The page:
March 29, 2014
March 27, 2014
It has become commonplace these days to speak of unpacking texts. This is a book about packing that prose in the first place.
I'm speaking of a prose that often gets left behind. Fiction has guidebooks galore; journalism has shelves stocked with manuals; and certain hybrids such as creative nonfiction or New Journalism have evolved standards, aesthetics, and justifications for how to transfer the dominant modes of fiction to topics in nonfiction. But history and other serious nonfiction have no such guides. Nonfiction - apart from memoir - is not taught in writing workshops or MFA programs, and its standards and aesthetics are not discussed on freelancer listserves. Neither is it taught as part of a professional training by academic guilds. While scholarly historians are eager to discuss historiography, they ignore the craft that can turn their theses and narratives into literature.
This curious omission places beyond the pale of taught writing whole realms of serious nonfiction that do not rely on reportage or segue into memoir. It dismisses scholarship based on archives and printed literature. It ignores writers who do not make themselves the subject, overt or implied, of their work. It relegates texts in the field of history, in particular, to the status of unlettered historiography or unanchored prose. They exist only as conveyers of theses and data or as naive exposition.
This book is for those who want to understand the ways in which literary considerations can enhance the writing of serious nonfiction. In their search for new texts to deconstruct, literary theorists have in recent years seized on nonfiction to demonstrate literature's critical primacy over all kinds of texts. It's time for historians, especially, to reply. History is scholarship. It is also art, and it is literature. It has no need to emulate fiction, morph into memoir, or become self-referential. But those who write it do need to be conscious of their craft. And what is true for history is true for all serious nonfiction. The issue is not whether the writing is popular, but whether it is good, which is to say, whether it does what it intends. Here are my thoughts on how to make this happen.
March 24, 2014
From what I've read about midrash criticism and studies of NT intertextuality, this work should be a welcome addition to discussion in Gospel studies from a literary perspective. To illustrate why this is so, and since the book is difficult to find, here are some of my favorite excerpts from Chapter 3 of the conference papers' collected volume, Editing Greek and Latin Texts.
Had the major cause of misquotation been, as is commonly supposed, the difficulty of tracing a short passage in a papyrus roll... one could have anticipated an improvement in the quality of quotations in later antiquity [with the codex]. But is there any evidence of such improvement? (p.64)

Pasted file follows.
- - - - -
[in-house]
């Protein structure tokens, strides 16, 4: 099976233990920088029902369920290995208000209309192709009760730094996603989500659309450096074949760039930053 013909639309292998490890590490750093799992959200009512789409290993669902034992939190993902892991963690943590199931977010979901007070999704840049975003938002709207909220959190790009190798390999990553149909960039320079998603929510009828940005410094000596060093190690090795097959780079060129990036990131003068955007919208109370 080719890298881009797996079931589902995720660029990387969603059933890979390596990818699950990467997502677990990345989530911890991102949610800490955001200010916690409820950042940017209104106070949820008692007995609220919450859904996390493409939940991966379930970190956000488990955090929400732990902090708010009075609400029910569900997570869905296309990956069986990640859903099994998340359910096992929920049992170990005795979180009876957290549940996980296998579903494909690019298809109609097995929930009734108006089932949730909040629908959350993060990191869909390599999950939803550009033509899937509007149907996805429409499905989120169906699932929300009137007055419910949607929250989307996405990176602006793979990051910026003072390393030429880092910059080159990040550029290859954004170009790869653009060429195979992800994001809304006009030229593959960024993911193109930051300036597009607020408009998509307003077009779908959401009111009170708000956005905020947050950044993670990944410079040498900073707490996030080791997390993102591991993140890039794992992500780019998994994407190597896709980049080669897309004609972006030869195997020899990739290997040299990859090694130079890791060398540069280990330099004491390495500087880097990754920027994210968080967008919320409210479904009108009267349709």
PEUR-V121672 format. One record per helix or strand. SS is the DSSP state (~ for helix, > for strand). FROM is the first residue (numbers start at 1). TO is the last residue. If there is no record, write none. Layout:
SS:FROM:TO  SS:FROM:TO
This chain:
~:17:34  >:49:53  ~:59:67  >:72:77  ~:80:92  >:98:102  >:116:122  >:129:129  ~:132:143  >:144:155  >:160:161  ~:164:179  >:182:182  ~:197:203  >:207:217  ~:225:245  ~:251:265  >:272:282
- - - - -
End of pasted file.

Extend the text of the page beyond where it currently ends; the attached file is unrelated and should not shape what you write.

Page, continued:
It was not a part of Plutarch's objective to preserve for posterity the fragments of texts which he quoted, but only to exploit them according to current literary convention. (p.65)
The identification of quotations and allusions, both in and out of context, has been a sort of literary sport or intellectual exercise in many societies with a strong literary tradition. (p.66)
The tragedian wrote [x]. Plato has reversed the sequence of the verbs, and has also attached the adverb... Both a knowledge of the original and a certain quickness of wit, enhanced by much practice, are called for before one can recognize, in flight as it were, the allusion. (p.66-7)
[on a key text preserved in Eusebius:] Porphyry calls upon the gods to witness that he has added nothing to, nor subtracted anything from the *sentiments* which have been oracularly communicated... Porphyry goes on to list the various ways in which he has indeed revised the wording... corrected an erroneous reading... altered the text in the interest of clarity... completed a line in which the metre appeared defective... on occasion omitted what seemed irrelevant to his own purpose... In spite of all which alterations Porphyry goes on to swear that he has preserved intact the spirit of the Oracles... Nor does Eusebius offer any criticism of Porphyry's editorial principles... Theodoret, on the other hand, fastens upon this very passage of Porphyry, not for its editorial libertinism, but because of its implications for the Pythian Oracle... Theodoret has no word of criticism, however, for Porphyry's editorial procedure, which by his own standards he presumably found unexceptionable. (p.69-70)